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Subject: Re: Rotate 3D object to align with x-y plane
Date: Wed, 11 May 2011 18:27:02 +0000 (UTC)
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"Matt J" wrote in message <iqebkk$d1c$1@newscl01ah.mathworks.com>...
> .......
> And therefore your approach needs to be modified from a pure rotation to an affine transform, no?  ........
- - - - - - - - -
  No, Matt, that isn't true.  Remember that an assumption was made by Greg that "the origin is at the center of gravity of the three points" and weakened by me to simply that the origin is "to lie somewhere in the triangle's plane".  With either of these assumptions, the pure rotation R will bring the three points into the xy-plane.

  Here's an example.  It is easy to show that the three points of the rows of xyz are coplanar with the origin - the volume of the tetrahedron they form with the origin is zero.

xyz =

   1.03072751719372   1.03710039288023  -0.47172543062421
  -1.28711731083625  -0.84785872257114  -0.24727209937913
  -0.54211111717983   0.36846849121402  -1.46103428529782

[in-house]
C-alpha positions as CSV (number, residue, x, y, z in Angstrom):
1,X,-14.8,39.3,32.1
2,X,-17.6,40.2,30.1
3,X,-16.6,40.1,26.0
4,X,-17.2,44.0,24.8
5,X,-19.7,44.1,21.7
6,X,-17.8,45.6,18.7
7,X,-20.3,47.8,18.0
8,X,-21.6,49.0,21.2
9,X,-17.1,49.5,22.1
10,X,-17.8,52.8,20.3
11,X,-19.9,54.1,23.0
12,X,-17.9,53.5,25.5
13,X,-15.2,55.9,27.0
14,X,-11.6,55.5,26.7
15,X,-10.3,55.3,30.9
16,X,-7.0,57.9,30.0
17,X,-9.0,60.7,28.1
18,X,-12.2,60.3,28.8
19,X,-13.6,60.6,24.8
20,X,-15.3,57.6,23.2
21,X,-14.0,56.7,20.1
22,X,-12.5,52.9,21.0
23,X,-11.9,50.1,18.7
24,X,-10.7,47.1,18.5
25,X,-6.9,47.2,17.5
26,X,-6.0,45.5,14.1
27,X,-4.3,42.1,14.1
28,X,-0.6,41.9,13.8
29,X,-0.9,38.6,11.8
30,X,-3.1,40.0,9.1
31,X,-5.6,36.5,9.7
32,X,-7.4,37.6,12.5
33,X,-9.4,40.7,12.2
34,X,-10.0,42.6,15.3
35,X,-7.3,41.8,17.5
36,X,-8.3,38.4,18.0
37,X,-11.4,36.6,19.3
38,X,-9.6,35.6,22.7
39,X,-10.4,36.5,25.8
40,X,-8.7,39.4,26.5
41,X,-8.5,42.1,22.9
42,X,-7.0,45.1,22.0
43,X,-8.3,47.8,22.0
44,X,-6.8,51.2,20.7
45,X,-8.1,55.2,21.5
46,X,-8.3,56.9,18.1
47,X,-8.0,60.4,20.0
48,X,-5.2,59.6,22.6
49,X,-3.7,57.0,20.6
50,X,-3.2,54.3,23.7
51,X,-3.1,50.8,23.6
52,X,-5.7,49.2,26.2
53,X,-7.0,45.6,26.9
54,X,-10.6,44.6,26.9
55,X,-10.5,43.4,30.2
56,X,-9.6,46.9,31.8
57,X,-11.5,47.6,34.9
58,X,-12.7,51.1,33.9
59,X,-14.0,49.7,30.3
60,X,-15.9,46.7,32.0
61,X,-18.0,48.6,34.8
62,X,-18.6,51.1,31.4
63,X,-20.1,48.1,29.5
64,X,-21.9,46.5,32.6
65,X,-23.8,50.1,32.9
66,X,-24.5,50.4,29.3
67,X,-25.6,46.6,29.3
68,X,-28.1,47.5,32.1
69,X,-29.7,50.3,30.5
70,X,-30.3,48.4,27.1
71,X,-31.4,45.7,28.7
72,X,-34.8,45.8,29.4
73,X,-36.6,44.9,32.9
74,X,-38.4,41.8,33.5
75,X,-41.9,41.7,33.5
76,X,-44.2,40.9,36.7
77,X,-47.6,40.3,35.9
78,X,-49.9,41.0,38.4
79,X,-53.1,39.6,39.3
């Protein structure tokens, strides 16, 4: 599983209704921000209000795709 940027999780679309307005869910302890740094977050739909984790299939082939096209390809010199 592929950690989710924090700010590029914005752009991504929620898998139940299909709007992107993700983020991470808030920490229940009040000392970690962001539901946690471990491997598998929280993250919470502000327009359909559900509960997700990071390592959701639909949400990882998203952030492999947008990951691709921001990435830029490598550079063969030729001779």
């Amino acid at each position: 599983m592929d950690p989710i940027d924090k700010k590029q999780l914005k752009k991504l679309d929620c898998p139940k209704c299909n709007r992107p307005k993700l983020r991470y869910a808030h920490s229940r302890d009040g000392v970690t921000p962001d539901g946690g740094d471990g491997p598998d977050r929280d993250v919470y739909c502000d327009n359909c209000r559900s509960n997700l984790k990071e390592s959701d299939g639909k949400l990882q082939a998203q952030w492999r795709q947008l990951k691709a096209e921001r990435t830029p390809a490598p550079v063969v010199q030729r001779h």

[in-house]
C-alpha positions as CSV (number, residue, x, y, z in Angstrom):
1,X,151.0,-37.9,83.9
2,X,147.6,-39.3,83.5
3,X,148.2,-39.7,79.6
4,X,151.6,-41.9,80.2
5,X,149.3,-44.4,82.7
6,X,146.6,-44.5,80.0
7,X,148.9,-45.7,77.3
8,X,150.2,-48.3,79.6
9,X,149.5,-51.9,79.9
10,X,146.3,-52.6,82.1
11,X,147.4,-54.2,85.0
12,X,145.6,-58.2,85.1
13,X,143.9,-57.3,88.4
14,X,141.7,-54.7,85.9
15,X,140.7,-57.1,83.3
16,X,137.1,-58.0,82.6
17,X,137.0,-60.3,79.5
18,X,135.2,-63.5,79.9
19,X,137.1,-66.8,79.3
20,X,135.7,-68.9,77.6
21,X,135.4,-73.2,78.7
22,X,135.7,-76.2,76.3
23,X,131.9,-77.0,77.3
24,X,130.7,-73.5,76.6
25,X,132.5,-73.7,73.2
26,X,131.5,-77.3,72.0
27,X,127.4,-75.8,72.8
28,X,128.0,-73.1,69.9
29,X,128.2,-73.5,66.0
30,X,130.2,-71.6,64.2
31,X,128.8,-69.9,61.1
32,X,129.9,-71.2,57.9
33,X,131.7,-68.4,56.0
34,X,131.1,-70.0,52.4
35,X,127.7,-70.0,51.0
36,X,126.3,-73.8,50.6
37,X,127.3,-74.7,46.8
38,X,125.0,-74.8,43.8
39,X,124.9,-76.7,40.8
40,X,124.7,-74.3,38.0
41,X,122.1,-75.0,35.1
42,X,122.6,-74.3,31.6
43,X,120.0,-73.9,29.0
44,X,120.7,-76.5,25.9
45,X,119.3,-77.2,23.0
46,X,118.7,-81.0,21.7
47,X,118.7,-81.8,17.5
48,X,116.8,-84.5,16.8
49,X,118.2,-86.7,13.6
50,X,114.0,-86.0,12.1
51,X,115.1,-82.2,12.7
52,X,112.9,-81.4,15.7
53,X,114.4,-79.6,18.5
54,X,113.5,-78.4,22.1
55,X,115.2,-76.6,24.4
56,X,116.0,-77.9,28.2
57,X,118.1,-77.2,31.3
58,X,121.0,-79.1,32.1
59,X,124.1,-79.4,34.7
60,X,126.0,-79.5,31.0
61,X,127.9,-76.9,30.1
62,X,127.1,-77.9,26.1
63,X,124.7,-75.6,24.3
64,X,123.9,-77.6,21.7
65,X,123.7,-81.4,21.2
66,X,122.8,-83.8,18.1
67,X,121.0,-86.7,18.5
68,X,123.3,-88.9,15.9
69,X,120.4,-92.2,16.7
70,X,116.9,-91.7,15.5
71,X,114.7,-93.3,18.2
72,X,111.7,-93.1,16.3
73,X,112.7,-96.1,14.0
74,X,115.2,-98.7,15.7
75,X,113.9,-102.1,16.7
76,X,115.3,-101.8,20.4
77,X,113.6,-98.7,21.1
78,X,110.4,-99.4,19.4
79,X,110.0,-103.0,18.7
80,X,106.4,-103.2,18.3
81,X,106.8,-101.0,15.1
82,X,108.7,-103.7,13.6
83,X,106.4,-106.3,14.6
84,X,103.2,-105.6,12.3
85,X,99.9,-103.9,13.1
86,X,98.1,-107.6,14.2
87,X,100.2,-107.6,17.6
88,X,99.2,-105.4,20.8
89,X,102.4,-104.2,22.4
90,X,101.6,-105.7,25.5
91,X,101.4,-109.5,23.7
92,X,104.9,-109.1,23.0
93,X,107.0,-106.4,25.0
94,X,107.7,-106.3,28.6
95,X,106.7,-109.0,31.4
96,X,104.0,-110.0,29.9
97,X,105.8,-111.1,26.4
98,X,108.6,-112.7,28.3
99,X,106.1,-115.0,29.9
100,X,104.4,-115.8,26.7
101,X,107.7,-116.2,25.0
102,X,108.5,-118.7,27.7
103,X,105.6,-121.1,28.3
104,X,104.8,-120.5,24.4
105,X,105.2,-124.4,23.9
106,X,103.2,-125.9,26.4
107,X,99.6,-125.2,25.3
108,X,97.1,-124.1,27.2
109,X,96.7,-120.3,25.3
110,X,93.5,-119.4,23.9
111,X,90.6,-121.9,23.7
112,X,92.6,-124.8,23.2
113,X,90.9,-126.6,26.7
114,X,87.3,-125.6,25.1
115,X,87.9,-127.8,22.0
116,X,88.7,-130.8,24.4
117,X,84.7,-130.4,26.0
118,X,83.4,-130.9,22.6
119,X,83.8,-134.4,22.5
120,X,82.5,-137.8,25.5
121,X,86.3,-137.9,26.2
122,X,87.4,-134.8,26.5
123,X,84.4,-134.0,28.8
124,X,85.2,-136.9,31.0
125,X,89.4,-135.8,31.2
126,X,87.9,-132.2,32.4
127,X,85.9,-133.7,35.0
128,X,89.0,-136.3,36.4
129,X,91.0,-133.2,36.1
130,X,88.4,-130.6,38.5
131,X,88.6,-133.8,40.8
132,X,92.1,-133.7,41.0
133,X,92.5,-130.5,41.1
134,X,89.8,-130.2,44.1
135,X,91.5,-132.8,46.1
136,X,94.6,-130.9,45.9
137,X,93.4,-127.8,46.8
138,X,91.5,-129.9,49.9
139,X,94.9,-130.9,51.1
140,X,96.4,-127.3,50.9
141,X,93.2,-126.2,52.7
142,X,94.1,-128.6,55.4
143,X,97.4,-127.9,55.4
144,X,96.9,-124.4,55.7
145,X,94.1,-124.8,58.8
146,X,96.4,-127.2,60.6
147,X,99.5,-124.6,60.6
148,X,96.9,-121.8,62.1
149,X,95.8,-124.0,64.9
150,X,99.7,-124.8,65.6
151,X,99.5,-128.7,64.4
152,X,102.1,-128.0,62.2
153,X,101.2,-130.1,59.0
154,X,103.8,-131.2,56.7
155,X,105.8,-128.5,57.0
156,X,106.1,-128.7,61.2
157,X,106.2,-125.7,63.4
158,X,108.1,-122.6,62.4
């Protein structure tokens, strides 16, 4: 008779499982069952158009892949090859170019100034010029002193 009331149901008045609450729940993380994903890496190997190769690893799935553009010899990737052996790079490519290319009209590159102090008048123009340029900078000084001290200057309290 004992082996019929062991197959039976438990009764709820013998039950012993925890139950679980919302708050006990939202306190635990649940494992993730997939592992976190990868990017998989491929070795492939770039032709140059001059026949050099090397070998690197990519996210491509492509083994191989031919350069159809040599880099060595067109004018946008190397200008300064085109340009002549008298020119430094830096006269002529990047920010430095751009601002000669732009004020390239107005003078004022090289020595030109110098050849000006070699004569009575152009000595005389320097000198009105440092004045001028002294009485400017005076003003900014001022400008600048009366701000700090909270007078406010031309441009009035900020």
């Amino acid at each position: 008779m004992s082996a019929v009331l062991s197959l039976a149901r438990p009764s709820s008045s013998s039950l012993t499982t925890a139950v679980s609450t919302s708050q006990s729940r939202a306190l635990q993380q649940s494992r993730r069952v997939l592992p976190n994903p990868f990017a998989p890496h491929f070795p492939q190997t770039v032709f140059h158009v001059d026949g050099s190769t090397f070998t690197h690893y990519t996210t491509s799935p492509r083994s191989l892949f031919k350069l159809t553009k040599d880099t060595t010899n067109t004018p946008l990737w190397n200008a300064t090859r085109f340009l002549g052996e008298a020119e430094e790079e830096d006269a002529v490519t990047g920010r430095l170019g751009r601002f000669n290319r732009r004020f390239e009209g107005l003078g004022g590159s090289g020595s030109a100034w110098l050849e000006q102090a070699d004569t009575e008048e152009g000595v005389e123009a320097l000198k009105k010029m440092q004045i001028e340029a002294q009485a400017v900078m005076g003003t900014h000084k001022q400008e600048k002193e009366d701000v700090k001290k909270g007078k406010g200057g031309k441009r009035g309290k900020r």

The resulting R and xyz2 from my code are:

R =

                  0  -0.83020044023651   0.55746500251685
  -0.47154841677308  -0.49159503423629  -0.73210409980618
   0.88184017295585  -0.26287173934322  -0.39147970319783

xyz2 =

  -0.90502948362674  -1.24154055724192   0.00000000000000
   0.18175196739202   1.55036934269703  -0.00000000000000
  -1.46214946050419   0.65298823140276  -0.00000000000000

The determinant of R is +1, so it is a pure rotation and it has brought the three points into the x-y plane.  In fact it is, of necessity, a rotation, as I pointed out, about "some line through the origin and lying in the plane bisecting the dihedral angle between the triangle's plane and the x-y plane."

  (Note that there was a typo in my original code with 'xys' being in place of 'xyz' at one point.)

Roger Stafford